The meniscus, which in ancient Greek (meniskos) literally means a 'crescent', is the medical name for any crescent-shaped cartilage tissue that sits in a joint between two bones. The function of the meniscus cartilage in the knee is to act as a shock absorber when walking, running and jumping and also stabilise the knee joint.
Damage to the meniscus can occur as a result of injury (often a contact sports related injury or a fall), or over longer periods of time as a result of normal degeneration due to ageing or due to the presence of arthritis in the knees.
Apart from knee pain and difficulty walking, damage to the meniscus generally results in swelling to the knee as well as locking or clicking of the joint.
Damage to the meniscus will not show up on an X-ray. An MRI scan is sometimes required to confirm the diagnosis, although in many cases a diagnosis can be made by from an examination and knowledge of precisely how the injury was caused.
Meniscal tears often do not heal naturally. The extent and location of the tear will determine which procedure is likely to be more effective.
The meniscus has three zones:
- Outermost Red-Red zone (vascular zone; tears here are likely to heal well with repair).
- Middle Red-White zone (less vascular area; tears may heal in young individuals).
- Inner White-White zone (avascular area, tears unlikely to heal even with repair).
Generally, if the tear is relatively small, a small section of the meniscus can be surgically removed (referred to as 'partial meniscectomy'). With larger tears to the meniscus, especially in the Red-Red zone surgery may involve repairing the tear itself with special suture-anchors.
Excision of the meniscal tissue has been proven to be associated with a much higher incidence of degenerative changes/osteoarthritis over the next 10-20 years. Hence there is increasing emphasis from surgeons to preserve as much meniscal tissue as possible.
Most meniscal surgery is conducted using arthroscopic techniques (keyhole surgery) where two small (about 1cm) incisions are made on either side of the patellar tendon. Meniscal tears associated with ACL (Anterior cruciate ligament) tears are often repaired at the time of ligament reconstruction as they have a very high incidence of healing.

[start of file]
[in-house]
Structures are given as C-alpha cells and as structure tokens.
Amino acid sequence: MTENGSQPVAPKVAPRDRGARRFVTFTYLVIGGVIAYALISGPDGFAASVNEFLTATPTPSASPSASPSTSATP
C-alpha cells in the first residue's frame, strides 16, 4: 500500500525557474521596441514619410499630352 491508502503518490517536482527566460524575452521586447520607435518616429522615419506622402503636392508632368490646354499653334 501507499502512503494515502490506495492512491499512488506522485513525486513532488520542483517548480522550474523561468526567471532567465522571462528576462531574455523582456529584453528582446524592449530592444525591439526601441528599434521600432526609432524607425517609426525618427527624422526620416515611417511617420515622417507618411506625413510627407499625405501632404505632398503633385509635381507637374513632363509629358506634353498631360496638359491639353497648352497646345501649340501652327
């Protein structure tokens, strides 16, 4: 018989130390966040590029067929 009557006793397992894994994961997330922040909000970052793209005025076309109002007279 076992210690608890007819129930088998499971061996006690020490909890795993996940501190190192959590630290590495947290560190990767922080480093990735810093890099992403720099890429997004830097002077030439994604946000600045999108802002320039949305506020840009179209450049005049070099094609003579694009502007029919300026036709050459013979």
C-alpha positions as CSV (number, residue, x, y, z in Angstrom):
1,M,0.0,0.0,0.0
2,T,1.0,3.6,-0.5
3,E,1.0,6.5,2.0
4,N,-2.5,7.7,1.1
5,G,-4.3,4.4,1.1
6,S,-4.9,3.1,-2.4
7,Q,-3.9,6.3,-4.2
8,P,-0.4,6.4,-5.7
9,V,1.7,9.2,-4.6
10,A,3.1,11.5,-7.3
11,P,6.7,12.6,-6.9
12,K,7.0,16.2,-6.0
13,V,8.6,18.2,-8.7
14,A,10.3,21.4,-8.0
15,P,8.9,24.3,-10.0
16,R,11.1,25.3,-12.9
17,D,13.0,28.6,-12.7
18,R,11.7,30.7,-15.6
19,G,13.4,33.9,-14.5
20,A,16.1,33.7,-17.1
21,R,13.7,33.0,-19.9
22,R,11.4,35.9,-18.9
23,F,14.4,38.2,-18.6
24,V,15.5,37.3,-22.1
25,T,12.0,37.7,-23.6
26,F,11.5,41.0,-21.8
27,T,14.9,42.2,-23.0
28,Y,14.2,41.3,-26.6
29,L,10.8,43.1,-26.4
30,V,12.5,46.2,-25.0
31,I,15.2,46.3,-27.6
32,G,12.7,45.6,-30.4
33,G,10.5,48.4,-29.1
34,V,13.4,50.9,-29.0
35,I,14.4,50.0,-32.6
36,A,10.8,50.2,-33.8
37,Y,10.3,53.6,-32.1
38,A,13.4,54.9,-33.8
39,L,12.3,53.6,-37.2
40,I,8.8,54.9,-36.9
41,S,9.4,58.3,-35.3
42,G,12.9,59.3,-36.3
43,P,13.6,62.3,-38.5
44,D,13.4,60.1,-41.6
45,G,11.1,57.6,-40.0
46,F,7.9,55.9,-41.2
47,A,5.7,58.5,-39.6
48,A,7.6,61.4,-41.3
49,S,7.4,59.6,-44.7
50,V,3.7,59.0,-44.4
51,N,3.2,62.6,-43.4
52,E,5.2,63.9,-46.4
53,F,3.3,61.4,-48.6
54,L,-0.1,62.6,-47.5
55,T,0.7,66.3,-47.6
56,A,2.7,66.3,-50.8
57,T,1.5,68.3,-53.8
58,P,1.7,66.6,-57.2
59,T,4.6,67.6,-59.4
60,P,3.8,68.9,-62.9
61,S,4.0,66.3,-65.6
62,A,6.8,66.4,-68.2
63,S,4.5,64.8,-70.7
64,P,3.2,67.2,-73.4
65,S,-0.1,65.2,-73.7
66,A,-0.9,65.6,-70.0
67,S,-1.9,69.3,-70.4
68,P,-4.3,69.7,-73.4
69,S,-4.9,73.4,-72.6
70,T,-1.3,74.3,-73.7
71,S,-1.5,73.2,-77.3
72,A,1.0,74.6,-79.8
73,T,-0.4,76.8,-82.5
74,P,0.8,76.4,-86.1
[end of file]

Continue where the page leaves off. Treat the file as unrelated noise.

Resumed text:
Rehabilitation and Post Operative Care
If the procedure involved removing a section of the meniscus, recovery time is generally 3-6 weeks and it is possible to walk with crutches straight after surgery. However, if the surgery was to repair the meniscus, recovery time is longer (generally 4-8 weeks) and there is a short period of time after the surgery during which no load bearing is permitted (i.e. walking non-weight-bearing with crutches).
Low impact activities (e.g. general walking and office work) can be undertaken within a week of surgery, however higher impact activities, such as heavy physical work or playing sports will require a longer recovery period of around 2-6 weeks. Dr Reddy will give you more precise guidelines. Full recovery from a meniscal repair procedure can take up to 3 months.
Meniscal Repair – Things you need to know
- Recovery from arthroscopic knee surgery is much quicker than from conventional open surgery on the knee. Patients are monitored for up to two hours in the recovery room and if all is well are allowed to return home afterwards, with a crutch.
- It is recommended that you do not drive immediately after surgery. Please have a friend or relative pick you up.
- Dr Reddy will see you on the morning after surgery if an overnight stay is required – commonly after ligament reconstruction procedures. He and the Physiotherapist will guide you regarding the exercise regimen.
- Patients can walk full weight bearing after a partial meniscectomy. But meniscal repair would require you to be toe-touch weight bearing only for 4 weeks.
- Total healing time is 12-16 weeks following a meniscal repair and 3-6 weeks following a partial meniscectomy. Following a partial meniscectomy, you would be able to walk full weight bearing on the same day as surgery and return to sedentary work as early as 5-7 days; but heavy manual work may need 2-3 weeks. Twisting and pivoting is prohibited for 6-8 weeks.
- It is normal for the area around the knee to have some swelling and pain for 2-3 weeks. Pain medication will be prescribed. Keeping the leg elevated and using ice packs placed on the knee will help reduce swelling.
Risks of surgery
As with any surgery, arthroscopic knee surgery carries the possibility of complications such as infection and bleeding or possible damage to nerves or blood vessels, numbing and loss of feeling at the sites of the incisions and potential ongoing pain in the knee and calf due to CRPS (Complex regional pain syndrome). Most of these complications are very unusual and knee arthroscopy is overall a safe procedure. When performed for correct indications, the benefits far outweigh the risks.
Failure of meniscal repair is a known complication and may cause pain and clicking. This would require a repeat arthroscopy and partial meniscectomy.
Rehabilitation guidelines following Meniscal Repair
First 2 weeks
- Straight leg raise, Quadriceps and gluteal sets, Range of movement exercises of knee sitting on a chair.
- Core strengthening and upper body exercises.
- No resistance exercises.
- No pivoting, twisting, cutting movements.
- Touch weightbearing onloy with crutches.
- Continue with quadriceps and ROM exercises.
- Start proprioception exercises.
- Progress with core strengthening.
- Touch weightbearing only with crutches.
After 4 weeks
- Proceed to full weight bearing.
- Progress with ROM, proprioception and core strengthening.
- Start resistance exercises only after 6 weeks – Closed chain exercises only till 12 weeks.
- Start slow walking on treadmill and incorporate functional exercises.
- Running after 12 weeks only based on functional and activity / sports based testing.